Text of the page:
Q: A 53-year-old friend recently visited her doctor, who suggested measuring her bone mineral density (BMD) because she’s going through menopause and is rather petite. She was shocked to learn she had osteoporosis, based on her BMD results. After her diagnosis, my friend added silicon to her supplementation program. What can you tell me about silicon? I’m also going through menopause, but I’m rather tall and not very thin. Am I at risk, and should I get a BMD test?
A: Your friend is not alone. The National Osteoporosis Foundation estimates that 10 million Americans have osteoporosis (brittle bones at greater risk of breaking) and another 34 million have low bone mass, putting them at increased risk for developing osteoporosis.
Silicon is a mineral that benefits bone health in many different ways. Silicon in the form of orthosilicic acid (OSA) is necessary for optimal production of type 1 collagen, the kind found in connective tissue such as bone and skin. Silicon also is a critical agent in the body’s glycosaminoglycan network, which utilizes compounds such as hyaluronic acid and chondroitin sulfate in the cartilage, bone, and skin.
I believe that supplementing with silicon, in the form of choline-stabilized orthosilicic acid (ch-OSA), is a prudent course for your friend. I will explain why in more detail after discussing osteoporosis and bone mineral density.
Assessing Your Risk for Osteoporosis
Numerous factors can contribute to the development of osteoporosis. Heredity is very important, especially a history of osteoporosis on your mother’s side of the family. If your mother suffered a hip fracture, you are at greater risk for developing osteoporosis. Early onset of menopause prolongs the period without ovarian hormones, which also increases risk for osteoporosis. In addition, low body weight, shorter stature, excessive alcohol consumption, smoking, an unbalanced diet, and taking high doses of cortisone over an extended period all increase a person’s risk.
The one-minute self-assessment test shown below can help you gauge your risk for developing osteoporosis.
If your score is less than 13, you are at low risk for osteoporosis. Continue to practice habits that support bone health, since it is easier to prevent than to treat a disease. If your score is 13 or above, you are at risk for osteoporosis or you may already be affected. Talk to your doctor and ask for a BMD test.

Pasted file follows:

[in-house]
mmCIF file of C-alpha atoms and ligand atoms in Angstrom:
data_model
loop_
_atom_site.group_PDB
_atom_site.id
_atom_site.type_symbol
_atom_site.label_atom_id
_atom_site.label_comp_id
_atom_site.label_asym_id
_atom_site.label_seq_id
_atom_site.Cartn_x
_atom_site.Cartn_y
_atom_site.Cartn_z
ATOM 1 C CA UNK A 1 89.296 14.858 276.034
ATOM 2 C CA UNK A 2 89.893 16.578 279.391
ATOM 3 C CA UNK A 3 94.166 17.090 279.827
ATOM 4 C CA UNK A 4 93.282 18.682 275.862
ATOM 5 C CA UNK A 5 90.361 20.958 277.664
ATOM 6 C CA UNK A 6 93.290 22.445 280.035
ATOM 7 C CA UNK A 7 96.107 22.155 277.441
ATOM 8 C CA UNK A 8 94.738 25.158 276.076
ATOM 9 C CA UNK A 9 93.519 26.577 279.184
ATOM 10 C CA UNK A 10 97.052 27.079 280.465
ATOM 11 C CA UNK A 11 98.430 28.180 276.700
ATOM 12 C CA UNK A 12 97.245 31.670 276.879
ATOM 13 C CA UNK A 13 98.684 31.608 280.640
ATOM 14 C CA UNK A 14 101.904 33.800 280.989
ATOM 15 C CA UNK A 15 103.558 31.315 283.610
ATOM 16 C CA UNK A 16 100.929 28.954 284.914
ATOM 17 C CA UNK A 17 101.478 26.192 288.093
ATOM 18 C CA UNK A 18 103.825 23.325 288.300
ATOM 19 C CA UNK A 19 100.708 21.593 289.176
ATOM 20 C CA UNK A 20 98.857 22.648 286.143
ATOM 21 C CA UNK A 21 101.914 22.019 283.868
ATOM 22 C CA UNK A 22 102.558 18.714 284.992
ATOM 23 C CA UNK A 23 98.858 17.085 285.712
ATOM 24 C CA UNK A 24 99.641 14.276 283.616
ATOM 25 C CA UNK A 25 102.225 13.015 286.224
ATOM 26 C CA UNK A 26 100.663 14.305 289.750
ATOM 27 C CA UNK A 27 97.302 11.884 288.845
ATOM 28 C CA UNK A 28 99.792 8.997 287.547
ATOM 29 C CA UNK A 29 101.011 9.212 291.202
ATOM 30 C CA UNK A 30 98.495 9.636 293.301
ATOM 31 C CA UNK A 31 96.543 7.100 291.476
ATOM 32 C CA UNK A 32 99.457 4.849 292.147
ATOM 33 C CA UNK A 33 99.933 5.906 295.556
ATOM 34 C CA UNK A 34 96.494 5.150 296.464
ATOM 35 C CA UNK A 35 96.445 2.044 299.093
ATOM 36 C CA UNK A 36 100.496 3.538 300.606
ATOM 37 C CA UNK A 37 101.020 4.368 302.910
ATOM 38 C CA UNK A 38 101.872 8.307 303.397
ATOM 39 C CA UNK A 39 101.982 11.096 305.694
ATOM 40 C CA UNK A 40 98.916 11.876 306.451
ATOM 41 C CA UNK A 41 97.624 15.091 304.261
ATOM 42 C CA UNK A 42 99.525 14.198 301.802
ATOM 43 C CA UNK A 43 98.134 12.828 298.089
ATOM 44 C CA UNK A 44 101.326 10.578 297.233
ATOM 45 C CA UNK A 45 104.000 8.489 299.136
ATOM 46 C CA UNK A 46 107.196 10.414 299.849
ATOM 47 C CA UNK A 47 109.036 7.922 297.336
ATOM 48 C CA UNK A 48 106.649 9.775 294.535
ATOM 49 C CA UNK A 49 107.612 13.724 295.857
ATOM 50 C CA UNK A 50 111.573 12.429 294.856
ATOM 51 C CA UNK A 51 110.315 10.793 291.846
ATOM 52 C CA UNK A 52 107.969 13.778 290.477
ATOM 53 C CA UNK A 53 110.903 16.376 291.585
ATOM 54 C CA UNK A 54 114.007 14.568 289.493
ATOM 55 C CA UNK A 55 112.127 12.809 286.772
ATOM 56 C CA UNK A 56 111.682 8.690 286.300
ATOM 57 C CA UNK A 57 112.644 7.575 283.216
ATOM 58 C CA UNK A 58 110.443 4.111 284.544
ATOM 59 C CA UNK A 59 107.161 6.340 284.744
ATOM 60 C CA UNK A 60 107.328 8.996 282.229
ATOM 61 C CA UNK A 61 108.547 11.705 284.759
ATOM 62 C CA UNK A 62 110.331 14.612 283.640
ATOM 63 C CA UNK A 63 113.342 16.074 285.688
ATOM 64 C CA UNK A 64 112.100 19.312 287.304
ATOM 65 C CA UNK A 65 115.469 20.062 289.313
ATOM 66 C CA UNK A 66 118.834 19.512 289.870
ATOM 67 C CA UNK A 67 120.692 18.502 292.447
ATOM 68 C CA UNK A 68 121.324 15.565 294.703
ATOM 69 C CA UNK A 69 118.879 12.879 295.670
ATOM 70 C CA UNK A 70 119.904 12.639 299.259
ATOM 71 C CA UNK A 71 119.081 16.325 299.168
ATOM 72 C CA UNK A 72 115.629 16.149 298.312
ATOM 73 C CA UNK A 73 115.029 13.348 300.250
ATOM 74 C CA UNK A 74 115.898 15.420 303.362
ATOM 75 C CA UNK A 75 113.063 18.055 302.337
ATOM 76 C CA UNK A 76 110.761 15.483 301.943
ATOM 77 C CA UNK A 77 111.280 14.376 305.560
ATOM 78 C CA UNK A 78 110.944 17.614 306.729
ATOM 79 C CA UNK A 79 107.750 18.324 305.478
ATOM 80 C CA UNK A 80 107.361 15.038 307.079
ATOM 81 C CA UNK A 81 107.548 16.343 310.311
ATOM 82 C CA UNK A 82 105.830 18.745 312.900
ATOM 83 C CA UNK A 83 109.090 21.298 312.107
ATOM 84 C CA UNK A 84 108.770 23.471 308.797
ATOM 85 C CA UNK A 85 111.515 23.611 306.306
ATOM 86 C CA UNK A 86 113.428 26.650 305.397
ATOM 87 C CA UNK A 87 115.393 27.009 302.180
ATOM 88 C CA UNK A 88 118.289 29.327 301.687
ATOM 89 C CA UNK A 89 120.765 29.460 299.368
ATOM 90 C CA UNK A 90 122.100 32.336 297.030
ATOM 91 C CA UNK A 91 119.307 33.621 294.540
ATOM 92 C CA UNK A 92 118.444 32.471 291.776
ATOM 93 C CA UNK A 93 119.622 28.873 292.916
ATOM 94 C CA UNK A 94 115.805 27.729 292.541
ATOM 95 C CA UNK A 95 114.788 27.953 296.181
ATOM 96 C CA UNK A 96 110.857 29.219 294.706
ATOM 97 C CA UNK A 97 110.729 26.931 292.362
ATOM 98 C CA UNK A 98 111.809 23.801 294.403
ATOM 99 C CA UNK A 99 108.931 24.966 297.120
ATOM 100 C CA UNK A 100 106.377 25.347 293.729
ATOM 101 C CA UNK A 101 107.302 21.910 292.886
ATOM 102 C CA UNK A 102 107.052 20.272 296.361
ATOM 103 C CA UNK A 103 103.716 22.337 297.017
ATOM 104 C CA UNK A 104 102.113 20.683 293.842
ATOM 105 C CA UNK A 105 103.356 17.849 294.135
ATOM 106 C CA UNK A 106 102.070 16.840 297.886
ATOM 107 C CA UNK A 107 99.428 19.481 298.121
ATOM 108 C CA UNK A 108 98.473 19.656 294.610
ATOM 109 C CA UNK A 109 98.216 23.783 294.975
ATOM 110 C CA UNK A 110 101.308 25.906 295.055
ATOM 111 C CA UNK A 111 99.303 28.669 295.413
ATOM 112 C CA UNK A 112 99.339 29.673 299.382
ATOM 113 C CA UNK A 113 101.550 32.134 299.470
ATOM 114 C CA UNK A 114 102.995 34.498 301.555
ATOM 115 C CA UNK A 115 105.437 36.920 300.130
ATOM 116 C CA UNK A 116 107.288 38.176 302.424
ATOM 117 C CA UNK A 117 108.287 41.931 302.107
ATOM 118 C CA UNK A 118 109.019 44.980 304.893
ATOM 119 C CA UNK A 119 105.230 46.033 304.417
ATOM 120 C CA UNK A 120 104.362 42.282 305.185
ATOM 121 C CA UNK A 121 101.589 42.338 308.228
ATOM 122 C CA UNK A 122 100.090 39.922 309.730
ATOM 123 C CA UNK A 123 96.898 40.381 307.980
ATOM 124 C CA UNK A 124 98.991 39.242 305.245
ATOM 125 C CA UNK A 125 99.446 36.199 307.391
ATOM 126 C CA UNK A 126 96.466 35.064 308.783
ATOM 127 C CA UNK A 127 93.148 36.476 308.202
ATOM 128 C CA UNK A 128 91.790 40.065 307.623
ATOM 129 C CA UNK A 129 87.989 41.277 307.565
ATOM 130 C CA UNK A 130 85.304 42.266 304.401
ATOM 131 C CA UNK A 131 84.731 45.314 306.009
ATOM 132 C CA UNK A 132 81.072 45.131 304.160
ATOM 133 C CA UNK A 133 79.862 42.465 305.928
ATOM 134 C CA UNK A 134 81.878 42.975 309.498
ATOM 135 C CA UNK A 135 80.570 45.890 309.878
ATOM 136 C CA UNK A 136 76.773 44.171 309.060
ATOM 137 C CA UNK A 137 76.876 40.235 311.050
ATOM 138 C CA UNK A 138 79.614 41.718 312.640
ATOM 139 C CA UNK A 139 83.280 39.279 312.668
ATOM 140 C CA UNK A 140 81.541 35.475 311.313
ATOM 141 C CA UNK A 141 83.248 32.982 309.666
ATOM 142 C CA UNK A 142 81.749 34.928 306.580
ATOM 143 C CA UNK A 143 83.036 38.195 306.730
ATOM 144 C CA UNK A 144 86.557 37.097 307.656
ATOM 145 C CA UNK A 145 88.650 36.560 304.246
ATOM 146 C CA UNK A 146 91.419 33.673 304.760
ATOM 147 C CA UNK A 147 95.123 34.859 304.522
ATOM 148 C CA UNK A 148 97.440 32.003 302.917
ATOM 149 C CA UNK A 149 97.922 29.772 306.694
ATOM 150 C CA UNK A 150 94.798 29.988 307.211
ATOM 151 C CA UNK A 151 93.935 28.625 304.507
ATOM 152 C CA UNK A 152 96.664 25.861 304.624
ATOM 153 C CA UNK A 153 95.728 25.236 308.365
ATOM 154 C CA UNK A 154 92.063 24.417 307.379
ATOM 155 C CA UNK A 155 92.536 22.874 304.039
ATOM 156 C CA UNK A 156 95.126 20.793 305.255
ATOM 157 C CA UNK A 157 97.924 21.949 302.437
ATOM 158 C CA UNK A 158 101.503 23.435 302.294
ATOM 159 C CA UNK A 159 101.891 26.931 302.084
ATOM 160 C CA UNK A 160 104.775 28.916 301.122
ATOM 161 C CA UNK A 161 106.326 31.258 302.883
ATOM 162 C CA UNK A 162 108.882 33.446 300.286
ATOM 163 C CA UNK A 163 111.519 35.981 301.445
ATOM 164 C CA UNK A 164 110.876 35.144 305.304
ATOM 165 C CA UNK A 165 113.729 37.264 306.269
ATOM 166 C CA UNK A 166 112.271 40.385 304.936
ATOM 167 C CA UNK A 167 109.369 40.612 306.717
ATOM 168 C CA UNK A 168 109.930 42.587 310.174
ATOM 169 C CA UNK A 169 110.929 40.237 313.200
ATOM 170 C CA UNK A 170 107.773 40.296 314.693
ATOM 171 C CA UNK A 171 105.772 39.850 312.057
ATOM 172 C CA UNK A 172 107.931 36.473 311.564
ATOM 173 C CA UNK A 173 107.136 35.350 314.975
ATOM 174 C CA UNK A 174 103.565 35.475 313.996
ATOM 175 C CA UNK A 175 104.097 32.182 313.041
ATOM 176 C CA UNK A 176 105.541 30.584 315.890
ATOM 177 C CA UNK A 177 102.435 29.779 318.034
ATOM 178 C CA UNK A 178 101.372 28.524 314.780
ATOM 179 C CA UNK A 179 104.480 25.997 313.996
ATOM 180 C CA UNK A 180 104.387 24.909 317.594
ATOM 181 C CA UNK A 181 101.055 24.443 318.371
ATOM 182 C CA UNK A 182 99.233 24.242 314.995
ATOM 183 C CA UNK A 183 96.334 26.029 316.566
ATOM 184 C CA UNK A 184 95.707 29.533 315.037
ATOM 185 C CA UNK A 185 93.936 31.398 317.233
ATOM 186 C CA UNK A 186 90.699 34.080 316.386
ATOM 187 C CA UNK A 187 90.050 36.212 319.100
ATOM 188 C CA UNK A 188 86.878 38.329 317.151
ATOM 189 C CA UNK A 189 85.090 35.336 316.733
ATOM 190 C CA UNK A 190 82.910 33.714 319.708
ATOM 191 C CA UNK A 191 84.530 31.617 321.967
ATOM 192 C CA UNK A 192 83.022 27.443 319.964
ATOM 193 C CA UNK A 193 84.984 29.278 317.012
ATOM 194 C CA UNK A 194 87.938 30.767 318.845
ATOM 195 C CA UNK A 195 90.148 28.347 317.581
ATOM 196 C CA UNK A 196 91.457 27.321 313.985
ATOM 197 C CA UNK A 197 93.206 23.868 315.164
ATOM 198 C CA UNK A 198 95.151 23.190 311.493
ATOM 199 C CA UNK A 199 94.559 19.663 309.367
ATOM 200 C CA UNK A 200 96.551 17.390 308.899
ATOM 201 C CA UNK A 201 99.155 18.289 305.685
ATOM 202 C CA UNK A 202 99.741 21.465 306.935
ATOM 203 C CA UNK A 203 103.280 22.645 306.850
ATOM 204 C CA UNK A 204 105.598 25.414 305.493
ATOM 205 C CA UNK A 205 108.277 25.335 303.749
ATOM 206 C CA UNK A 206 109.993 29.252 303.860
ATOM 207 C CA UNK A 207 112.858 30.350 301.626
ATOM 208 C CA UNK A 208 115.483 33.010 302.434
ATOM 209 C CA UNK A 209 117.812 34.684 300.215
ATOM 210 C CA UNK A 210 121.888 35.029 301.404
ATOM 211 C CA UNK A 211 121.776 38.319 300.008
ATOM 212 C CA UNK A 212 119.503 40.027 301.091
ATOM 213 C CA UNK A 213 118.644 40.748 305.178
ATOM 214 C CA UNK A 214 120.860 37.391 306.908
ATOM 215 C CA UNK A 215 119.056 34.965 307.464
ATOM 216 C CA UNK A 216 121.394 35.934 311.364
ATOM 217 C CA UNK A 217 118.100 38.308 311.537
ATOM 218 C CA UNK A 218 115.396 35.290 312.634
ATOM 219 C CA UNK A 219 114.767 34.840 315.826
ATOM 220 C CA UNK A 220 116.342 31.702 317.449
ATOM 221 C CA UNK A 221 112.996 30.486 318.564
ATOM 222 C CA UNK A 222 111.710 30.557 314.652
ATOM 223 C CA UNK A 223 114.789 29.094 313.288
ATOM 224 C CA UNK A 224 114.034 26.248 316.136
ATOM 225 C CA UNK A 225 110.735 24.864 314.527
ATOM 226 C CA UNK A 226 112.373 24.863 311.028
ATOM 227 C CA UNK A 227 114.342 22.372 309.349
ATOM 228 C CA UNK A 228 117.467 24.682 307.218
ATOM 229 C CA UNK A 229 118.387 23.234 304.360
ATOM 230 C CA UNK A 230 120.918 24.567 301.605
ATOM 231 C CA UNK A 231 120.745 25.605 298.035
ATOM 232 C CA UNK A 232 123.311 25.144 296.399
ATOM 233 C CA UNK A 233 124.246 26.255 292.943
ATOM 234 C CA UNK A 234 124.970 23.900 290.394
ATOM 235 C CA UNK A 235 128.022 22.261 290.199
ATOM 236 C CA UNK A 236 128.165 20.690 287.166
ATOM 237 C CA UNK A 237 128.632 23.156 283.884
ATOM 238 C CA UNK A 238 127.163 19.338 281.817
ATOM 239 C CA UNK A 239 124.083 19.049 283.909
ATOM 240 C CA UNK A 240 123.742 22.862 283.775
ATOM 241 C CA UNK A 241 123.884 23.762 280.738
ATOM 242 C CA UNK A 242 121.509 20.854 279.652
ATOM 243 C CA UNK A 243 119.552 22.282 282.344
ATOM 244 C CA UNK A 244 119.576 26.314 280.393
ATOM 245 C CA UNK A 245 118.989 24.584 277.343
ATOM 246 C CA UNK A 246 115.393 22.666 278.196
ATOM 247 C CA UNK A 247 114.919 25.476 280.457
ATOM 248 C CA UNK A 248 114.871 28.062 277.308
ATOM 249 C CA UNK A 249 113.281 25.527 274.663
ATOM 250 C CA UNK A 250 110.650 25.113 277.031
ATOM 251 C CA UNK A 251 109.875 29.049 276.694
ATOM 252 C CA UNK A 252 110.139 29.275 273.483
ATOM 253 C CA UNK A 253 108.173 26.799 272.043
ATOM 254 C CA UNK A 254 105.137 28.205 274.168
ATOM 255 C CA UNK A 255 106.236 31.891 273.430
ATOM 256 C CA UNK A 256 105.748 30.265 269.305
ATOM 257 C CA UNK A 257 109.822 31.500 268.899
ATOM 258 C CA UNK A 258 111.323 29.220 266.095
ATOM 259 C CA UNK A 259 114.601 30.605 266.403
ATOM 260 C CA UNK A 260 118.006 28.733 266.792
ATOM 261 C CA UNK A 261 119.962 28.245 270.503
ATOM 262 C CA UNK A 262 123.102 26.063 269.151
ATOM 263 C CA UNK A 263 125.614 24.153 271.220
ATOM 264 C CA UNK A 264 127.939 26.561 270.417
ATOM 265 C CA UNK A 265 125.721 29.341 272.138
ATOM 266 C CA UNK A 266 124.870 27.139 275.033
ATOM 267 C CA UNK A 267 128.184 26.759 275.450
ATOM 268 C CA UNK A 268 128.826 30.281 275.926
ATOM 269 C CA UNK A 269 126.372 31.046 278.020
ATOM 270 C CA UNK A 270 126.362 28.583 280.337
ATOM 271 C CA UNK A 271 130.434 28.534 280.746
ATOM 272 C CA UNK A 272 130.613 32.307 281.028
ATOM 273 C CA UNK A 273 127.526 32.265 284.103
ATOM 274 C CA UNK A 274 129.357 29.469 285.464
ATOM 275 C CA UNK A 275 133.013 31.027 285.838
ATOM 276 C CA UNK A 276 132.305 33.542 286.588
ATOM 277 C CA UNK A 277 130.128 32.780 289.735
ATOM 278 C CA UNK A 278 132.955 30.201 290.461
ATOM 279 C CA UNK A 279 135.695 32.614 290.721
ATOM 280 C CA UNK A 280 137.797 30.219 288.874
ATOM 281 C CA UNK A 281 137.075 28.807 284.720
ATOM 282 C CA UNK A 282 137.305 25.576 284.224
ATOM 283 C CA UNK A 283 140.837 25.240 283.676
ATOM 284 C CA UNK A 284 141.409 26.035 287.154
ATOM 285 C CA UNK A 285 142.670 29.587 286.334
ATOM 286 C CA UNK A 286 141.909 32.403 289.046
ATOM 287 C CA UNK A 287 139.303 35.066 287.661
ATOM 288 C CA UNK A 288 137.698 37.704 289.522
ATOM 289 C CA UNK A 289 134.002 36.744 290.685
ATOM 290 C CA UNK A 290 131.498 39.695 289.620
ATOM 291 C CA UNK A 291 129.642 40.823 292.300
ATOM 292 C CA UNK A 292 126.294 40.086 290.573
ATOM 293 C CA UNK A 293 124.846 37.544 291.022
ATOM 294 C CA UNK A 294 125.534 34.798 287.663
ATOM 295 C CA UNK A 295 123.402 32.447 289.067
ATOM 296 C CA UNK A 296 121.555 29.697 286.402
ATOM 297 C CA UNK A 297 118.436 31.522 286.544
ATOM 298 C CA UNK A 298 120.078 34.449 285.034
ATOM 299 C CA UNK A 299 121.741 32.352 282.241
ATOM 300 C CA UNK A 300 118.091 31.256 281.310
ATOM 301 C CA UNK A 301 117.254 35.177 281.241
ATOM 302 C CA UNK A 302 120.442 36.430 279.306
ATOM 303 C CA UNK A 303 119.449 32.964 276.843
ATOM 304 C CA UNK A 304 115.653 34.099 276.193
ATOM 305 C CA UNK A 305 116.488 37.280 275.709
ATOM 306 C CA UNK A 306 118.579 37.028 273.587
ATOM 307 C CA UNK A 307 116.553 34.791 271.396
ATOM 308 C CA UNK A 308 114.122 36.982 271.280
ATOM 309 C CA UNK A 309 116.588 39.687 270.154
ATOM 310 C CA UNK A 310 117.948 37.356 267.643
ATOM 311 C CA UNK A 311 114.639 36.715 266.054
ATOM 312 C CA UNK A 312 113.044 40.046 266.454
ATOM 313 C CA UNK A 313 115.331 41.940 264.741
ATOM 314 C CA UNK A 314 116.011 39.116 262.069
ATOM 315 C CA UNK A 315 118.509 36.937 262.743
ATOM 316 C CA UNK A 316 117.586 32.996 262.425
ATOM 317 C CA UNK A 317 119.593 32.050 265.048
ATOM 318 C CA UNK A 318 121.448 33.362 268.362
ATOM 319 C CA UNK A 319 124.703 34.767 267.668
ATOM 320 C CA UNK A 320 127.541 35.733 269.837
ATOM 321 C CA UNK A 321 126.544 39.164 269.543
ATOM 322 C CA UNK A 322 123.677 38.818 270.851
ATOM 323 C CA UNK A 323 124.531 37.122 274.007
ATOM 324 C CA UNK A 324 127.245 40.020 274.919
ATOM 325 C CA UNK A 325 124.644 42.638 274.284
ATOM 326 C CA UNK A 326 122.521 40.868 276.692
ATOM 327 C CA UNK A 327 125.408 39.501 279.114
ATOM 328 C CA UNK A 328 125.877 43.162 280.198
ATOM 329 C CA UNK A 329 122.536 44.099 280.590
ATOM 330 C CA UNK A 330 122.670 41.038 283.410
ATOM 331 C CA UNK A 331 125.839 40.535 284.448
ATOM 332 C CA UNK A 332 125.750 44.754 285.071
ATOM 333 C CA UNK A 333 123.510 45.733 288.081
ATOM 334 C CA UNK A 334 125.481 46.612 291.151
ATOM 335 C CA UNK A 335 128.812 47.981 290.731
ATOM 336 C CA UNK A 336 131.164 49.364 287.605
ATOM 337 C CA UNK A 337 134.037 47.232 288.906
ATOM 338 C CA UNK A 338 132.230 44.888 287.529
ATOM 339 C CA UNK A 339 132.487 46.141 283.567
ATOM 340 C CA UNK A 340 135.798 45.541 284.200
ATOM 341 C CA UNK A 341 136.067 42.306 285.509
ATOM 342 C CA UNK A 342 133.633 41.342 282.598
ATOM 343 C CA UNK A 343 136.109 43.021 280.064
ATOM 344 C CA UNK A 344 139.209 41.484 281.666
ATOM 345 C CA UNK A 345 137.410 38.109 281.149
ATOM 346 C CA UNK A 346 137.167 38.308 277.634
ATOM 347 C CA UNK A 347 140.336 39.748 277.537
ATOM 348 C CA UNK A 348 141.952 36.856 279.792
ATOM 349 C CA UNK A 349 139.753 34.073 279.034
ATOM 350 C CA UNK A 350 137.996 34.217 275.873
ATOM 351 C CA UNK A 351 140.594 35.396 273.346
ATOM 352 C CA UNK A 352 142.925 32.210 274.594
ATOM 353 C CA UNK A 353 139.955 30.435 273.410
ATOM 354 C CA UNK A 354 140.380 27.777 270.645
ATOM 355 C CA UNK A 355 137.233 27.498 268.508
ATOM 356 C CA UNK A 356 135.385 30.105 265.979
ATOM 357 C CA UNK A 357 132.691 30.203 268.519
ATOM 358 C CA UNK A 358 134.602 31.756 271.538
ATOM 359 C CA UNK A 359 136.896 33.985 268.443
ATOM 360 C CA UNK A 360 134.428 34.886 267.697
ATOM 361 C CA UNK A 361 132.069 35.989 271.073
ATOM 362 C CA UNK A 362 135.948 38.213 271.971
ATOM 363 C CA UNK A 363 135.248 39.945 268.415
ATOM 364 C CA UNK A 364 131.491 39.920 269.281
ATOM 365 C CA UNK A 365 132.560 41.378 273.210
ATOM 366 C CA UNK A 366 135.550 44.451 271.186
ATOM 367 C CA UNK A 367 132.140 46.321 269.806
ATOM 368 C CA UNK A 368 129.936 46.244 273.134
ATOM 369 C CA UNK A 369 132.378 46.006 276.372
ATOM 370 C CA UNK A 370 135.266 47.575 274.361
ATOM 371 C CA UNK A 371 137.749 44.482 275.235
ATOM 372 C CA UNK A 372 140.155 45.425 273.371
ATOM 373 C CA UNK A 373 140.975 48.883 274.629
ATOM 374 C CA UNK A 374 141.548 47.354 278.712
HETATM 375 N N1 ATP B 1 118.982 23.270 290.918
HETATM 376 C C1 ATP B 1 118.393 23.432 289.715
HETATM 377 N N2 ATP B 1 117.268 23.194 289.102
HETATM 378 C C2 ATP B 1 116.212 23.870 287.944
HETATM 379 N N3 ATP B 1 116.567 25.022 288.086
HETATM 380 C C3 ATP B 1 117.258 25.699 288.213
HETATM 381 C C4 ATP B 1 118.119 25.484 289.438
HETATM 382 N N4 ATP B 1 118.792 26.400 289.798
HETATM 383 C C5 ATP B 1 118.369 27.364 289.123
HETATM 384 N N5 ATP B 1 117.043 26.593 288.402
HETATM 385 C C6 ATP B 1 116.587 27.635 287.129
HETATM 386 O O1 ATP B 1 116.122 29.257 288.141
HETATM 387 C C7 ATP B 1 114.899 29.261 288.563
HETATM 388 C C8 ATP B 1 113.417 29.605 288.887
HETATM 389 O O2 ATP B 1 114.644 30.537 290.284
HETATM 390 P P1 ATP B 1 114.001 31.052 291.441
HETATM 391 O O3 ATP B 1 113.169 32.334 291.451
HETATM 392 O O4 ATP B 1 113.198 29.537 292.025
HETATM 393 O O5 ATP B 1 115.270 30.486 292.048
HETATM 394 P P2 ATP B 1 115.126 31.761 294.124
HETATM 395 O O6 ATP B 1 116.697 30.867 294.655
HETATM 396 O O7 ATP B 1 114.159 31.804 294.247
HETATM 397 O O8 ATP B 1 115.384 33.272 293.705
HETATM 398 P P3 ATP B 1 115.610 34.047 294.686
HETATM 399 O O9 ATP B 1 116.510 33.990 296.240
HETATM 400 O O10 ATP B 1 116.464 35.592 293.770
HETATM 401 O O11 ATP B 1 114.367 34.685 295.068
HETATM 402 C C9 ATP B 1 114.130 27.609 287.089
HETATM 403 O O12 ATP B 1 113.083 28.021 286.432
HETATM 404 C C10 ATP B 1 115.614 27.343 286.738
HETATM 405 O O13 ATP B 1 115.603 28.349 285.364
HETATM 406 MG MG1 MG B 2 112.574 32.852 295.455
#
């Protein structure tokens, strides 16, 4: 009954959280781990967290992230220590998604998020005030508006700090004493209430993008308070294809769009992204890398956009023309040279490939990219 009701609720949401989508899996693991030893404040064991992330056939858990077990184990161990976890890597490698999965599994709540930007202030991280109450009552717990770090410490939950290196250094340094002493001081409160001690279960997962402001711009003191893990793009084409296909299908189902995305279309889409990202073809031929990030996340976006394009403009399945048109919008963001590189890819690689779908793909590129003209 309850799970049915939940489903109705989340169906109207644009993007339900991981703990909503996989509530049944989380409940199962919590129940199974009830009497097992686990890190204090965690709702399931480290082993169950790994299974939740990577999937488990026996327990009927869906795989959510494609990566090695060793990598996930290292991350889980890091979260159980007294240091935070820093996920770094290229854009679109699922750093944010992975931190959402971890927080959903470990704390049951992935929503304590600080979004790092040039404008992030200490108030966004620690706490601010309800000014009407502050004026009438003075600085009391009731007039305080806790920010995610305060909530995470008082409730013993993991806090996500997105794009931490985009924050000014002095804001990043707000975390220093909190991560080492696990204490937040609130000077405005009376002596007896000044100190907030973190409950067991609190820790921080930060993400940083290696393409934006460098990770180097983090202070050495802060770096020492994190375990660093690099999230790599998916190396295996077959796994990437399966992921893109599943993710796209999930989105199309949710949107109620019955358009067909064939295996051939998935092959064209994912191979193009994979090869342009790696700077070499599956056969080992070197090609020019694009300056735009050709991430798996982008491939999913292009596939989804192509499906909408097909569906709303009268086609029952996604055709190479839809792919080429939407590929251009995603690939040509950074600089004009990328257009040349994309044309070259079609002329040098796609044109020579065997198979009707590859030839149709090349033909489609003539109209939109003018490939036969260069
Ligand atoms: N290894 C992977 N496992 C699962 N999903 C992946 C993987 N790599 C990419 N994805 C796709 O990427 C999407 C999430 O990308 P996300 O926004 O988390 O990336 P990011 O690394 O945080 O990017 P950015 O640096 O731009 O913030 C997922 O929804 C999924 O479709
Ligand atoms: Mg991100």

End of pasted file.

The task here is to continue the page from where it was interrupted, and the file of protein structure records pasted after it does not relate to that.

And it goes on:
Understanding Bone Mineral Density
Bone mineral density (BMD) assessment seeks to determine whether a person has osteoporosis or osteopenia (low bone mass associated with increased risk for osteoporosis).
The World Health Organiza-tion defines osteopenia as a condition in which a woman’s BMD is at least one standard deviation, but not more than 2.5 standard deviations, below the average BMD of a healthy young woman at peak bone density. This correlates with a BMD T-score of -1 to -2.5. Women who have a BMD of more than 2.5 standard deviations below the young adult reference range, or a BMD T-score of less than -2.5, are considered to have osteoporosis. As a general rule, a woman’s risk of fracture doubles for every standard deviation below the young adult reference range. For example, if a patient’s T-score is -2, she has a four times greater risk of suffering a fracture than a young woman at peak bone density.
Minerals make up only about two thirds of bone mass. The remaining third comprises living cells and type 1 collagen fibers that form a matrix often referred to as “ground substance,” which holds the mineralized deposits in place.
While BMD testing is useful for assessing the mineral content of bones, it does not assess the quality of the connective tissue matrix supporting those minerals. Specialists now think that the quality of a bone’s collagen-based matrix structure is even more critical in preventing fractures than is the degree of mineralization. Unfortunately, there is no widely available test to directly and non-invasively measure the health of a person’s ground substance. While the BMD test does not provide a complete picture of bone health, it remains the test best able to help gauge a person’s risk of fracture. BMD test results can be used in concert with specific markers for bone turnover in the serum and urine to develop a more complete assessment of osteoporosis risk.
The Importance of Silicon
With growing recognition of the importance of nourishing and supporting the living ground substance of bone, silicon is now widely viewed as an essential nutrient for healthy bone metabolism. Other critical nutrients for the bones include vitamins D, K, C, and B6, the minerals calcium, magnesium, and zinc, and the trace elements copper, manganese, and boron.